When they start genetically engineering singers, the romantic baritone will be cloned from Thomas Hampson. As operatic heroes go, this one was made to measure: a gentle giant of a Marcello, a dashing, streetwise Figaro, a swaggering Don Giovanni, a debonair Count Danilow. And if Hollywood were still making musicals like they used to, then Howard Keel would be looking over his shoulder to see how many brides Hampson could hitch under one arm. Central Casting should be so lucky. And the voice: a healthy, pliant, wide-ranging baritone with the uplift of a tenor - all friendly persuasion and disarming ease.
So where's the catch? Nature would even seem to have spared him the 'operatic' ego. The old adage that you ask a singer a question and they give you their resume definitely doesn't apply here. Hampson would sooner talk about his research than his resume. In January he was voted Male Singer of the Year in the International Classical Music Awards, but I expect he's already asking what that actually means. He'll tell you that he's gratified when people are essentially not aware of him as a performer - and he expects you to believe him. 'You see, I don't consider myself a creative artist - my role is as re- creator. I just wonder whether we aren't always talking too much about the performance rather than what's being performed . . . Even the term 'music-making' is sort of objectionable, if you think about it . . .'
Too good to be true? Well, there are those who don't buy it. He can afford the modesty, they say. Perhaps. But an hour or two in his company and you don't have to be a psychoanalyst to know what really drives him. And it isn't ambition. Hampson is an obsessive explorer, collector, purveyor of repertoire (you only have to glance at his discography - from rare Schubert, Rossini and Meyerbeer, neglected Delius and Ambroise Thomas to Stephen Foster, Cole Porter and Irving Berlin).
And it isn't enough merely to discover: he wants to know why, wherefore, context, subtext. If he wasn't a musician, he'd probably be a historian; if he wasn't a performer, he'd almost certainly be a musicologist. He likes to document his own records. A recent EMI disc of 'Romantic Song' by Berlioz, Wagner and Liszt comes with a booklet so hefty you'll have problems getting it back in the CD case.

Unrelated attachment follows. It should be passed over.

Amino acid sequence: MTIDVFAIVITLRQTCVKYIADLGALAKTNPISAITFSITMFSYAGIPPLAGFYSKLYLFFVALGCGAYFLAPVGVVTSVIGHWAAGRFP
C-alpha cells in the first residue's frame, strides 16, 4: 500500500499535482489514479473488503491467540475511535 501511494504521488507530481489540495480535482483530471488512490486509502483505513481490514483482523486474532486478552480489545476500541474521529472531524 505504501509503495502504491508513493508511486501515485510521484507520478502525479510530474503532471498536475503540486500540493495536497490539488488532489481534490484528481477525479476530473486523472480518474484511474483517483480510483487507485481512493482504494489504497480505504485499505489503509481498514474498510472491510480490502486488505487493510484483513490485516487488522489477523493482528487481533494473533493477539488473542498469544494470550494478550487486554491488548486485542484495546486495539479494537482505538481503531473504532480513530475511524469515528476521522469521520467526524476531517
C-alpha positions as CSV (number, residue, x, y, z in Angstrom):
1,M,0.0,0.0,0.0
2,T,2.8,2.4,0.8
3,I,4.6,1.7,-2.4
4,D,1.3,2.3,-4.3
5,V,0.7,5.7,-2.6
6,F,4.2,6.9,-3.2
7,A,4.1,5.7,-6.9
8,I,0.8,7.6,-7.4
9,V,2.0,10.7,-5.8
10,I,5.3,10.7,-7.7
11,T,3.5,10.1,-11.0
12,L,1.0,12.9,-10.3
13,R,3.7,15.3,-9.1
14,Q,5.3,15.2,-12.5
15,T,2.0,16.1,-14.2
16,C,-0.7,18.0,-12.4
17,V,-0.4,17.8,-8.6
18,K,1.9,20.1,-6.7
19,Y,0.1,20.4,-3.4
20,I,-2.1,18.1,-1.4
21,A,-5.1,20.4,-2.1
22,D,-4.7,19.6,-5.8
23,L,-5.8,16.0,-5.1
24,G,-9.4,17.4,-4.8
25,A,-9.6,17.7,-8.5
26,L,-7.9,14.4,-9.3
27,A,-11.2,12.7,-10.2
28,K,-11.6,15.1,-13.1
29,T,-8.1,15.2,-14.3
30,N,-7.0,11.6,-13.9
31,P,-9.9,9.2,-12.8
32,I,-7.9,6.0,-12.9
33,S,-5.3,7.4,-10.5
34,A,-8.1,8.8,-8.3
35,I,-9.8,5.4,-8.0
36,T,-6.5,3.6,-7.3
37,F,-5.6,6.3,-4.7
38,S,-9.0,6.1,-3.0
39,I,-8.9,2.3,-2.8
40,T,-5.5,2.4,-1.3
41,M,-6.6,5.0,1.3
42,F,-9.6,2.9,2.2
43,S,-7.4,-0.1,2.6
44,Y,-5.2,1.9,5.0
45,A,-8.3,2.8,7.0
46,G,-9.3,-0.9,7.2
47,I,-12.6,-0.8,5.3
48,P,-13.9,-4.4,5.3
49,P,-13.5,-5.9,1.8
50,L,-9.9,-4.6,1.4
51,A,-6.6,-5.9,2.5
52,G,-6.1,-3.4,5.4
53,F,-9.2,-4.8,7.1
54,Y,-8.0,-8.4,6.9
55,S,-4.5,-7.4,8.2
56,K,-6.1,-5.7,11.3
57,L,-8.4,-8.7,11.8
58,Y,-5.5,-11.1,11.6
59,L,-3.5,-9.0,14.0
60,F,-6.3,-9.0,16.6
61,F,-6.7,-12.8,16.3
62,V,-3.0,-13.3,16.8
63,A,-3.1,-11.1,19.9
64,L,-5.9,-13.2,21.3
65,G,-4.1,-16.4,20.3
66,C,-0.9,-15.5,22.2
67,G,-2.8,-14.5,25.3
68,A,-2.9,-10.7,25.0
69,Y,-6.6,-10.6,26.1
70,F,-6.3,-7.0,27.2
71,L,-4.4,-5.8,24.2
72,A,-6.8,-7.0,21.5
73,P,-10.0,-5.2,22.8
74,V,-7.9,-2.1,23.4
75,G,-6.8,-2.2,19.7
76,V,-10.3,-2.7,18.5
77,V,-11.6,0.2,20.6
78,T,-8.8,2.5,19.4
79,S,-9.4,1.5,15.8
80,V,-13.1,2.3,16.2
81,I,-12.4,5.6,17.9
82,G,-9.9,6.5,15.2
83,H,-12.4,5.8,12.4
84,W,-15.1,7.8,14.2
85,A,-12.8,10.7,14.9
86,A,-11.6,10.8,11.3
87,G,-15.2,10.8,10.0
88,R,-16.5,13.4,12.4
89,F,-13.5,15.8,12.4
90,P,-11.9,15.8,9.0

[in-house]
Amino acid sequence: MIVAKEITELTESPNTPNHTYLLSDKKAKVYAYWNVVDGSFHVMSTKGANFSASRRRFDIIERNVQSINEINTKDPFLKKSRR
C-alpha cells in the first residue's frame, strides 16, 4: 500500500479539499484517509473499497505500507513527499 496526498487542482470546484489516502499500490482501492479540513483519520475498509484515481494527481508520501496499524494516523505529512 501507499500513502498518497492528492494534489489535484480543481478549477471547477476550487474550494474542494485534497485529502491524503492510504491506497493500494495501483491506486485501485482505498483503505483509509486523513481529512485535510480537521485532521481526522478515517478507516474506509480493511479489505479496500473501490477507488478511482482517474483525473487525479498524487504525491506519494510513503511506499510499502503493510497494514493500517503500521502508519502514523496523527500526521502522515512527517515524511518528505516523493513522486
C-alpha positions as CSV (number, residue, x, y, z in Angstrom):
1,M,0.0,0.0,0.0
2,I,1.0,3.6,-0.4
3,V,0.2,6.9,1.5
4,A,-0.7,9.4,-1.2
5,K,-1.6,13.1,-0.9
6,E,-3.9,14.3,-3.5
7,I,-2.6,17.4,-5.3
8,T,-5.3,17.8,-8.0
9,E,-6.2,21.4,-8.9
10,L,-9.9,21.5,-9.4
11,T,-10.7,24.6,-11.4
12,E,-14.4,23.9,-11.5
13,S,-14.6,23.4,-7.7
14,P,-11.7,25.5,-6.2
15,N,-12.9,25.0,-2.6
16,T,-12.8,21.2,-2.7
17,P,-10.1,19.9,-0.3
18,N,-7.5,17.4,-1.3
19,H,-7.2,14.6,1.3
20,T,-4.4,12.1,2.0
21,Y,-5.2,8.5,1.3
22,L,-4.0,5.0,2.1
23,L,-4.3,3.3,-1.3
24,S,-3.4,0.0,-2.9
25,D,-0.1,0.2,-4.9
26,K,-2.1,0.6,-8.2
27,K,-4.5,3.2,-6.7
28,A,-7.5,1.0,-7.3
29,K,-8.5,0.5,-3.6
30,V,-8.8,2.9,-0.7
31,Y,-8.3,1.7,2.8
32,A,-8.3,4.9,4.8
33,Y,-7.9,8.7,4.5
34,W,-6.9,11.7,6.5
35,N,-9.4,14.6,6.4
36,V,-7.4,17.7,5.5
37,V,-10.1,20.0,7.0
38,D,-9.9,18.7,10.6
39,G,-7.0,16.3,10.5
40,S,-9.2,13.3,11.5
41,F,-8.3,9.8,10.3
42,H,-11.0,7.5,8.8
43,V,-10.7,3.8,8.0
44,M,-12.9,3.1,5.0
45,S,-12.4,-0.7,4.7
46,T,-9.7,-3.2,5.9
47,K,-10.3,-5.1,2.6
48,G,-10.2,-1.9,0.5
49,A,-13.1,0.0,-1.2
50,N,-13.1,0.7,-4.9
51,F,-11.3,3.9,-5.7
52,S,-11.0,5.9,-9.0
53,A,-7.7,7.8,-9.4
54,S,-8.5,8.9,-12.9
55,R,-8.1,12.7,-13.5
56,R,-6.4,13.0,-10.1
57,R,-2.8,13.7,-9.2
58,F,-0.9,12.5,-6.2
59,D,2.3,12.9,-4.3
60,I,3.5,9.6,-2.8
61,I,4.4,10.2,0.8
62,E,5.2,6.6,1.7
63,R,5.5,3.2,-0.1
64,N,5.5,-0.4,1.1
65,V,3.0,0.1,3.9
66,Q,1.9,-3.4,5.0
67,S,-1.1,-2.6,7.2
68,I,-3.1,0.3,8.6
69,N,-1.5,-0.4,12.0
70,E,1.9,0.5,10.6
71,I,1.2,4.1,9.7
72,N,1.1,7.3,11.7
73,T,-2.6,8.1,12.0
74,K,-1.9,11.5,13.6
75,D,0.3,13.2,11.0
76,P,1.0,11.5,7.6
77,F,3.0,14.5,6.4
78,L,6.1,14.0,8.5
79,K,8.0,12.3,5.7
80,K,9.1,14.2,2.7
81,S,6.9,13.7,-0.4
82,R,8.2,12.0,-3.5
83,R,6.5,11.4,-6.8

It's the psychology of history that fascinates him - the reasons things happened. 'We tend to look at historical events so clinically, especially today when information is so readily available. But things happen, have always happened, because people breathe, and eat, and think. I want to know what Housman had for breakfast the morning he wrote 'A Shropshire Lad'. I want to get beyond stereotypes. In music right now we're tending to suffocate in style. Style is not something you can paste on to a performance; it's something you arrive at through understanding.'
So no quick fixes. When Hampson embarked upon his exploration of the great German folk anthology Des Knaben Wunderhorn ('The Youth's Magic Horn'), he arrived at the famous Mahler settings by way of many others. He then initiated a critical edition of Mahler's original piano versions, and took those into the studio. The resultant disc revealed levels of intimacy, of confidentiality, which one would not have thought possible from knowing only the familiar orchestral versions. We began to see what really lay behind the magic casements of these songs. Hampson found colours and inflections he didn't know he had. Style through understanding.
Right now he's up to his elbows in the musical life-blood of his countrymen - American song. And, as ever, his explorations began with the poets and their poems. All roads led to Walt Whitman. He's spent two years researching a new album of Whitman settings for EMI. When word got out that he was 'on the rampage again', the songs came pouring in - a veritable Niagara of them. He unearthed some 220 in six different languages. Among his favourites is Leonard Bernstein's setting of 'To What You Said'. But he won't be singing it in tonight's performance of Bernstein's Songfest - part of the Motorola Festival of American Music, director Leonard Slatkin. In this context, it's the bass and not the baritone who gets lucky. So far Hampson hasn't succeeded in coercing his colleague Willard White into a swap.